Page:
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Lenten Devotions from Fourth Presbyterian Church

Saturday, March 14, 2020  

Today’s Hymn

I heard the voice of Jesus say,
“Behold, I freely give
the living water, thirsty one;
stoop down and drink and live.”
I came to Jesus, and I drank
of that life-giving stream;
my thirst was quenched, my soul revived,
and now I live in him.

“I Heard the Voice of Jesus Say” (v. 2) by Horatius Bonar
Hymn 182, Glory to God: The Presbyterian Hymnal

Reflection
Wilderness wandering. That’s how I’ve always thought of Lent. A period in the desert before receiving the fresh, cool water of Easter. But wandering in the desert means you get tired and weary and so, so thirsty. Jesus himself uttered those words as he neared the end of his desert journey: “I thirst.”

Psalm 63 describes our wandering as thirsting for God. Our whole being longs for God “in a dry and parched land where there is no water.” Walter Brueggemann reiterates this idea by saying, “The theme of wilderness is an appropriate one for Lent, for Lent is about being in thin places without resources and being driven back to the elemental reality of God, the reliability of God, and our capacity to trust God in the thin places where there are no other resources. . . . The Bible does not everywhere assume that God is present but knows about the dry places where God’s absence is overwhelming.”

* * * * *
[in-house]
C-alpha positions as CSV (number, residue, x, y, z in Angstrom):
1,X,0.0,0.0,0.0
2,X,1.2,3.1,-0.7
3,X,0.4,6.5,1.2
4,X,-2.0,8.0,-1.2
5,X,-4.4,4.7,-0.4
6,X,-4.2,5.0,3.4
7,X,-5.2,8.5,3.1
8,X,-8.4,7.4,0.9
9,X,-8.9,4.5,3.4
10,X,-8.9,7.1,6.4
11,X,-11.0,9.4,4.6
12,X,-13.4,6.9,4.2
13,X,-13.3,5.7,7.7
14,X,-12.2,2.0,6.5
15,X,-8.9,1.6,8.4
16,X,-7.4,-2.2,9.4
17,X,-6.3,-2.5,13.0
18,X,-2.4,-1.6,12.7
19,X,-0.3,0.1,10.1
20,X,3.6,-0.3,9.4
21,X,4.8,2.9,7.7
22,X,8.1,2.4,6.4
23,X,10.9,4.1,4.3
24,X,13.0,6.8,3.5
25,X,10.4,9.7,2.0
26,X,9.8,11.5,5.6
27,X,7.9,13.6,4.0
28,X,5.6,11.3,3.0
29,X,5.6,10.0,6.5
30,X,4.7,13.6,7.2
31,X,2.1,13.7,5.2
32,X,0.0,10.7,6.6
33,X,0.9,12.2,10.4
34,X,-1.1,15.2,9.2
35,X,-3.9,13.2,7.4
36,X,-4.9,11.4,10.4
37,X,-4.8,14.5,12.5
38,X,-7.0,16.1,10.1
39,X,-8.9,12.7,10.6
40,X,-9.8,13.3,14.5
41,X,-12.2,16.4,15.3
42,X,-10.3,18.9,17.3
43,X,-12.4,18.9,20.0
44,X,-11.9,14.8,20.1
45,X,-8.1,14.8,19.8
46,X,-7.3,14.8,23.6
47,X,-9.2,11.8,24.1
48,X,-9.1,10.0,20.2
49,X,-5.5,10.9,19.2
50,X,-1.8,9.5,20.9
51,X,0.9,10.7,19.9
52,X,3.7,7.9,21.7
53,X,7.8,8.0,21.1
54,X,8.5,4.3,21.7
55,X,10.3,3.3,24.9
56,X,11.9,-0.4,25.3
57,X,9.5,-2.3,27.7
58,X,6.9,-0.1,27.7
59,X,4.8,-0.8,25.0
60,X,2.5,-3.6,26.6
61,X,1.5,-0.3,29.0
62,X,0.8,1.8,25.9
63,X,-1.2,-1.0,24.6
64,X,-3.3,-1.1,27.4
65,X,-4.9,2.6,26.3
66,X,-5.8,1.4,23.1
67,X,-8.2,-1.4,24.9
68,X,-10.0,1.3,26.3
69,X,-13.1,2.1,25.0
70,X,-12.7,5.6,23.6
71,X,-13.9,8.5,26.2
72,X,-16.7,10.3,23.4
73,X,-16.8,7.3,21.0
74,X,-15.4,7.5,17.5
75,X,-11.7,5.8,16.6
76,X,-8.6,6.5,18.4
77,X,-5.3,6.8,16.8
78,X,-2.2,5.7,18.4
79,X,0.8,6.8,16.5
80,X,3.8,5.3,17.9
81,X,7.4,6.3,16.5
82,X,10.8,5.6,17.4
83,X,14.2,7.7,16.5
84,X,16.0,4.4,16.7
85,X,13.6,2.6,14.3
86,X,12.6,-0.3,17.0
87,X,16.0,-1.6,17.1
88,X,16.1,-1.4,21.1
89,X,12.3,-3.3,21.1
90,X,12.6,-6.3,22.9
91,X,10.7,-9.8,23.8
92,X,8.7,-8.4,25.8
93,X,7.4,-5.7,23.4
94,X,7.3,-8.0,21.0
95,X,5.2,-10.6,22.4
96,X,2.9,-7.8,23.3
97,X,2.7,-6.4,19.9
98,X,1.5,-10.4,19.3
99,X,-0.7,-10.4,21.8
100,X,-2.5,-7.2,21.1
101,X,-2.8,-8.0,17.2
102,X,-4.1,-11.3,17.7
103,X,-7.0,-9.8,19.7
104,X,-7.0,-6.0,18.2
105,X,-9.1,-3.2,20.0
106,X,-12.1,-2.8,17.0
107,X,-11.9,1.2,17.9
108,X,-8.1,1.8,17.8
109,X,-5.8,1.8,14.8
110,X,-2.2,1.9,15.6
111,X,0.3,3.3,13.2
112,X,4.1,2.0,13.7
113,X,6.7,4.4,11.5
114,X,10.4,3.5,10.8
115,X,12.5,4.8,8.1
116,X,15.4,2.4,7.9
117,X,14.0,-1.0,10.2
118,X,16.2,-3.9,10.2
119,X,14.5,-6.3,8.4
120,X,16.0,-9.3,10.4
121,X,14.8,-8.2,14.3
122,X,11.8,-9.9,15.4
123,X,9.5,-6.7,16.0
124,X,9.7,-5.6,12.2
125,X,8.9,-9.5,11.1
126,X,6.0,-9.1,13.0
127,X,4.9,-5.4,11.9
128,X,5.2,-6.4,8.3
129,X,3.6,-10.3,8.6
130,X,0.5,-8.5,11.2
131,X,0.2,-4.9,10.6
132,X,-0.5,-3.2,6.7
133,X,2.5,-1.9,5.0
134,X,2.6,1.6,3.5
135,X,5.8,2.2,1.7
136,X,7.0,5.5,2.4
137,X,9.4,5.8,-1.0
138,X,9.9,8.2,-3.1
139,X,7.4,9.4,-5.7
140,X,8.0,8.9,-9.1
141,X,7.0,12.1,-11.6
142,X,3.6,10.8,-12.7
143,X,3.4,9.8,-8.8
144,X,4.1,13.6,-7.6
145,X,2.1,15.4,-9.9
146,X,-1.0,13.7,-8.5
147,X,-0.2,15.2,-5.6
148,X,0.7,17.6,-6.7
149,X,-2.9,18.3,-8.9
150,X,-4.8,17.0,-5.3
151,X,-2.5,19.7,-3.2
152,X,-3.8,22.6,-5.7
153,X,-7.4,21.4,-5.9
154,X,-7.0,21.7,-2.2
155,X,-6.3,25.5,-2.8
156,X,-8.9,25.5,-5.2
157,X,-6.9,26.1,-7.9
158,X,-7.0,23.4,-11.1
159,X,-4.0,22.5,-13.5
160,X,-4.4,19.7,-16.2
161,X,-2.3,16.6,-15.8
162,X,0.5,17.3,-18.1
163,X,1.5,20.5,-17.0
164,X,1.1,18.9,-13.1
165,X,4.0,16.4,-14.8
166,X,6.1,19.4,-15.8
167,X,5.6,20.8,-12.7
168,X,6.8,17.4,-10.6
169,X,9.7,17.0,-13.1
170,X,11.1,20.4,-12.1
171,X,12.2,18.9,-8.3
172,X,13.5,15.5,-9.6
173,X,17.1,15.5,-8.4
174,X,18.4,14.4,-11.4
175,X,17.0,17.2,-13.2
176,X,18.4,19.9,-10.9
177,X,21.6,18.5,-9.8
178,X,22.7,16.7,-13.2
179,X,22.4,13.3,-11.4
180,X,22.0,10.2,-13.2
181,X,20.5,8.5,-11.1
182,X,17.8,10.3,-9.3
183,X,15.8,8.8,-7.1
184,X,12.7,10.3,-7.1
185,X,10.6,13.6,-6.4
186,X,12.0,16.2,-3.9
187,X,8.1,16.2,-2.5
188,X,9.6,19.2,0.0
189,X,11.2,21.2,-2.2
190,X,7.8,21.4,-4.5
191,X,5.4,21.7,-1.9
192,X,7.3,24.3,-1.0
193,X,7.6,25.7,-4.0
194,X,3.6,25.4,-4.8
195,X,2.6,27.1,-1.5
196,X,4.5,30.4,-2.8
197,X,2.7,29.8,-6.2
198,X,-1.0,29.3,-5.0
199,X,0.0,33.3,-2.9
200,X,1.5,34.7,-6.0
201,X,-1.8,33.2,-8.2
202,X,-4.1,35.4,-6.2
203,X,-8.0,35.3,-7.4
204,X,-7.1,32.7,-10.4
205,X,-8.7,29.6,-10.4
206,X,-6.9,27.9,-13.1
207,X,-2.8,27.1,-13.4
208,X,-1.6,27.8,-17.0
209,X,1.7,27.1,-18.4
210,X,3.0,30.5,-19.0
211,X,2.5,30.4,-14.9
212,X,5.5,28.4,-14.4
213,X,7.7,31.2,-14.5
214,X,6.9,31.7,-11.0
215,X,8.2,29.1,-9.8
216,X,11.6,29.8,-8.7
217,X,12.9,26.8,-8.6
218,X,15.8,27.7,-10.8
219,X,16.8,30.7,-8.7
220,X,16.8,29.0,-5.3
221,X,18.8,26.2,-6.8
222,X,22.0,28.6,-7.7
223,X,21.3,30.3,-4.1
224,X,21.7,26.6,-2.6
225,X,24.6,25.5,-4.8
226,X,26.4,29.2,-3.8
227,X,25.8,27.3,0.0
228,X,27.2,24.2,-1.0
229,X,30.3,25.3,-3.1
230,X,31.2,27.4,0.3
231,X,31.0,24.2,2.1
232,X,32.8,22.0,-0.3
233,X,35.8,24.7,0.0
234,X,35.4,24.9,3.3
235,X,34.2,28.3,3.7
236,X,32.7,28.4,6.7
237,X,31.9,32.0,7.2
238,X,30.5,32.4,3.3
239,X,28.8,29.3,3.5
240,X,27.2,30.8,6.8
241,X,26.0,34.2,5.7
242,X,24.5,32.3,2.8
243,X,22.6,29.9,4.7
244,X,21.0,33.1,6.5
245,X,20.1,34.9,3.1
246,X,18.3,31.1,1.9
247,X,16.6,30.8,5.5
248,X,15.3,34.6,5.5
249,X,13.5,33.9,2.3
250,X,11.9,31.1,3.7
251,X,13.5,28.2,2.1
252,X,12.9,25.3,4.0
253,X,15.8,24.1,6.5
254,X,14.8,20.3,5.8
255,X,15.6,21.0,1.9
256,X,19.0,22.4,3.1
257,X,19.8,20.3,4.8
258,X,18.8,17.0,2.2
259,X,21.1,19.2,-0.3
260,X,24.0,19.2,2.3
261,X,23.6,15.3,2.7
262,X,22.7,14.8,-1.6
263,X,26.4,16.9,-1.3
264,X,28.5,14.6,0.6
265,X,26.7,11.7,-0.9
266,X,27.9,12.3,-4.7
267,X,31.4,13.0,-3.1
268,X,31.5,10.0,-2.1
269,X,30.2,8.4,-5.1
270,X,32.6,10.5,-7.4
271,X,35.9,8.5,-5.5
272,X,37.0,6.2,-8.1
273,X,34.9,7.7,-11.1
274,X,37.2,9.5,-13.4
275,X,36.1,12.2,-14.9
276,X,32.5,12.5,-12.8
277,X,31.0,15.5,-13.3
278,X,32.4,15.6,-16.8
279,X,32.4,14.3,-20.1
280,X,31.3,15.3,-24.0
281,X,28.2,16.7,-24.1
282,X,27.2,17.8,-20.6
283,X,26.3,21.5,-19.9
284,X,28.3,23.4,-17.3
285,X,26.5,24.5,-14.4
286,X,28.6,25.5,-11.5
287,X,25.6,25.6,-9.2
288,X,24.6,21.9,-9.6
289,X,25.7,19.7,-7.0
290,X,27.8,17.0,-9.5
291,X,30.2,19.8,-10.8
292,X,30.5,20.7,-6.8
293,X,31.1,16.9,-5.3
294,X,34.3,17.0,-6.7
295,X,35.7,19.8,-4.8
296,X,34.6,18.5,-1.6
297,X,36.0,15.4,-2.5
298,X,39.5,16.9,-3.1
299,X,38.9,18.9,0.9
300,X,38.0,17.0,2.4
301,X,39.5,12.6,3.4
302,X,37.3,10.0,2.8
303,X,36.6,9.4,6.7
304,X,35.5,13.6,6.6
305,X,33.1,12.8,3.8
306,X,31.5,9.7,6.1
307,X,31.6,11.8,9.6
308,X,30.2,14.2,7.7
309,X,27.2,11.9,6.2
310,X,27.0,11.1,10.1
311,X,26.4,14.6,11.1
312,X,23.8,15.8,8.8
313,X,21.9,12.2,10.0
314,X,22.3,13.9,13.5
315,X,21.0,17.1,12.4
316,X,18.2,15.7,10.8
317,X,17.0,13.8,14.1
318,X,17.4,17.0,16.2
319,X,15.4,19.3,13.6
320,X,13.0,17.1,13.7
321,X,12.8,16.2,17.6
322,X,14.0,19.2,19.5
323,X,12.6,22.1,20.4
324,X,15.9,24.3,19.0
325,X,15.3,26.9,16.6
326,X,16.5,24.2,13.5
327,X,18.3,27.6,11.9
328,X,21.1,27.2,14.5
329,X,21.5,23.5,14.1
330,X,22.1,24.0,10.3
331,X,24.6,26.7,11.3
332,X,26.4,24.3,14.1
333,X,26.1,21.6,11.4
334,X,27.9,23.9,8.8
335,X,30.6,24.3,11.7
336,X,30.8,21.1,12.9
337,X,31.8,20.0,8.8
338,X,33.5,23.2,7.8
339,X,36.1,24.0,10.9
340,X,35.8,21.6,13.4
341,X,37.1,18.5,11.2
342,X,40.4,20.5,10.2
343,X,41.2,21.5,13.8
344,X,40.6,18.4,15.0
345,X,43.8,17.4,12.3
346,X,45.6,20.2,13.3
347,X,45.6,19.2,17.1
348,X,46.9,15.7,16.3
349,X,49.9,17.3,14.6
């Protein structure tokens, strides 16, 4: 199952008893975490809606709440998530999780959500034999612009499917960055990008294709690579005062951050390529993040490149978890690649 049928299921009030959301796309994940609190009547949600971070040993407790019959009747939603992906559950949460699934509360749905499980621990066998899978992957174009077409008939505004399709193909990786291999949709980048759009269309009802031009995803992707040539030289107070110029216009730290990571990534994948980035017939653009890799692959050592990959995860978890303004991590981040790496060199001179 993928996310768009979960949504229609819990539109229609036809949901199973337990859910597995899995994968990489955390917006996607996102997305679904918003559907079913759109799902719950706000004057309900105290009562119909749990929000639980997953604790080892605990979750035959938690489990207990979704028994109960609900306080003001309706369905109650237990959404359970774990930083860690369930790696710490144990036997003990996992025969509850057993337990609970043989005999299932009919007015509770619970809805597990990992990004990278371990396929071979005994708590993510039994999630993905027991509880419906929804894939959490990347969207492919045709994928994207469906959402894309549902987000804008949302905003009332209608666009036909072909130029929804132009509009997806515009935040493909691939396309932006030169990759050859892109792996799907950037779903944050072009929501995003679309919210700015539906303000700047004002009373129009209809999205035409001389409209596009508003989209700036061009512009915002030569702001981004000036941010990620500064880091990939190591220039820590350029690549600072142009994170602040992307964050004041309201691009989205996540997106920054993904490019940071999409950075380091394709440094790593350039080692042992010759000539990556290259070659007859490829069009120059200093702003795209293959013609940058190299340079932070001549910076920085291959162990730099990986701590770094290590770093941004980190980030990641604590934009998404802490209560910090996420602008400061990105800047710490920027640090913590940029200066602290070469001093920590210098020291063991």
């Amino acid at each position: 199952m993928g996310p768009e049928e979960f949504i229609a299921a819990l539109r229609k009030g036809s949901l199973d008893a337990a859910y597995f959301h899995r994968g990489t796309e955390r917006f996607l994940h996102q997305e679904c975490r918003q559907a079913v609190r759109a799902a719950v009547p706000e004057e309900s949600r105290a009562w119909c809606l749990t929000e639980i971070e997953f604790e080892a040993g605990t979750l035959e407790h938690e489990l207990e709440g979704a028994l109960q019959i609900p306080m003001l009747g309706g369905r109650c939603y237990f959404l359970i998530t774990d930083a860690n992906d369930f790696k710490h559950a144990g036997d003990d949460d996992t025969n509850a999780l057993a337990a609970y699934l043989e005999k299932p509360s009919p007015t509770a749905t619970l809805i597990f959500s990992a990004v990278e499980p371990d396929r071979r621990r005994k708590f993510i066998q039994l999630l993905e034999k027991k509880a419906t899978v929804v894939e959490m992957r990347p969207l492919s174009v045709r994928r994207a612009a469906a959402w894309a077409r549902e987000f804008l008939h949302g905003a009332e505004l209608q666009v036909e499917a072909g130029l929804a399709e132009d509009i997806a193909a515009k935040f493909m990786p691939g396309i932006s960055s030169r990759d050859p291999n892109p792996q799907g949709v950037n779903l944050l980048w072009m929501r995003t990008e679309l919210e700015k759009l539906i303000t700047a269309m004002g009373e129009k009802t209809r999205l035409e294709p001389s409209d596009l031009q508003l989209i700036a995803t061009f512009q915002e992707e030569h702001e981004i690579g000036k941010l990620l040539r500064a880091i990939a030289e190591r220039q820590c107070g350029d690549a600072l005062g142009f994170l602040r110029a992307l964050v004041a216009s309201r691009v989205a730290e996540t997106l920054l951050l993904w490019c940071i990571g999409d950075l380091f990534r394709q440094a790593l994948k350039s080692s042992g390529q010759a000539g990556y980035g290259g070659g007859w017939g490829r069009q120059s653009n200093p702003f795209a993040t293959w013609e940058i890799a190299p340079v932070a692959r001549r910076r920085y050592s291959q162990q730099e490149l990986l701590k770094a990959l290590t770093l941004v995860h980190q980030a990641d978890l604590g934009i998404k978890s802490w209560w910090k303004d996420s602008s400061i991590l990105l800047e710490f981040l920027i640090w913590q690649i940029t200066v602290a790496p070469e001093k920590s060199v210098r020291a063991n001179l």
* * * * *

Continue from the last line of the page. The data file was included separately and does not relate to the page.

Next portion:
Our dry places are not always immediately evident to us. Sometimes we avoid visiting those dry places and wandering through our deserts by treating Lent like a task to check off our lists: don’t eat chocolate for forty days, don’t watch TV, don’t . . . don’t . . . don’t. But what if we do? What if we do the hard work of desert-wandering that lies before us? What if we dig deep and think about the dry places in our lives where God’s absence feels overwhelming? God promises a life-giving stream at the end of our journey, water miraculously gushing from the rock.

Prayer
God, let us not be afraid of the thin places in our lives this season. Be with us as we enter into our deserts and wander through our personal wildernesses. May we joyfully receive your water at the end of our journeys. Amen.

Written by Lois Snavely, Seminary Intern

Reflection and Prayer © Fourth Presbyterian Church


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